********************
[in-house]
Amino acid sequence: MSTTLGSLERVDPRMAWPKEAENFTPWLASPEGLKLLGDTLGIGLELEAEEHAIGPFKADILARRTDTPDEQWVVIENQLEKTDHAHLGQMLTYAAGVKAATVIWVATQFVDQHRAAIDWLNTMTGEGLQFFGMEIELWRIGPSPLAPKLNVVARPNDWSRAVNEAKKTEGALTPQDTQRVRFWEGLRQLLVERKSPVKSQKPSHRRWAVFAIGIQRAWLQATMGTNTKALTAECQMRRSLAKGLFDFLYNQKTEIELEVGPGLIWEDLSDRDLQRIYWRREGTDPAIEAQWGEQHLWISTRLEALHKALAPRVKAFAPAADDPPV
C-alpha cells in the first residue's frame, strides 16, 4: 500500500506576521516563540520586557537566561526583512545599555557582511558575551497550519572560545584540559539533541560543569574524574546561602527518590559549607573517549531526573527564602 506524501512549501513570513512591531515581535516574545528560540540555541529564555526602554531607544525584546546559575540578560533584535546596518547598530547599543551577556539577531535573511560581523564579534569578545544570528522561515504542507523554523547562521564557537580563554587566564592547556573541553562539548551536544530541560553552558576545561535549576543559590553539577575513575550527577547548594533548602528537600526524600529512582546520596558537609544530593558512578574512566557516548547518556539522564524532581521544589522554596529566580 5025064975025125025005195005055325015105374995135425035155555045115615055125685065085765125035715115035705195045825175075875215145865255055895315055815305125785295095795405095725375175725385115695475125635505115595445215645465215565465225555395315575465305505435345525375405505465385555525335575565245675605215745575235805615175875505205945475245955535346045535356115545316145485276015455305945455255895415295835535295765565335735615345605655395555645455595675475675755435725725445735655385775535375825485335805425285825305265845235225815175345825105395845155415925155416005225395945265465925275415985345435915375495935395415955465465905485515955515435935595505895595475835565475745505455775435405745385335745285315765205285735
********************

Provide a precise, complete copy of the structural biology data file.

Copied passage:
[in-house]
Amino acid sequence: MSTTLGSLERVDPRMAWPKEAENFTPWLASPEGLKLLGDTLGIGLELEAEEHAIGPFKADILARRTDTPDEQWVVIENQLEKTDHAHLGQMLTYAAGVKAATVIWVATQFVDQHRAAIDWLNTMTGEGLQFFGMEIELWRIGPSPLAPKLNVVARPNDWSRAVNEAKKTEGALTPQDTQRVRFWEGLRQLLVERKSPVKSQKPSHRRWAVFAIGIQRAWLQATMGTNTKALTAECQMRRSLAKGLFDFLYNQKTEIELEVGPGLIWEDLSDRDLQRIYWRREGTDPAIEAQWGEQHLWISTRLEALHKALAPRVKAFAPAADDPPV
C-alpha cells in the first residue's frame, strides 16, 4: 500500500506576521516563540520586557537566561526583512545599555557582511558575551497550519572560545584540559539533541560543569574524574546561602527518590559549607573517549531526573527564602 506524501512549501513570513512591531515581535516574545528560540540555541529564555526602554531607544525584546546559575540578560533584535546596518547598530547599543551577556539577531535573511560581523564579534569578545544570528522561515504542507523554523547562521564557537580563554587566564592547556573541553562539548551536544530541560553552558576545561535549576543559590553539577575513575550527577547548594533548602528537600526524600529512582546520596558537609544530593558512578574512566557516548547518556539522564524532581521544589522554596529566580 5025064975025125025005195005055325015105374995135425035155555045115615055125685065085765125035715115035705195045825175075875215145865255055895315055815305125785295095795405095725375175725385115695475125635505115595445215645465215565465225555395315575465305505435345525375405505465385555525335575565245675605215745575235805615175875505205945475245955535346045535356115545316145485276015455305945455255895415295835535295765565335735615345605655395555645455595675475675755435725725445735655385775535375825485335805425285825305265845235225815175345825105395845155415925155416005225395945265465925275415985345435915375495935395415955465465905485515955515435935595505895595475835565475745505455775435405745385335745285315765205285735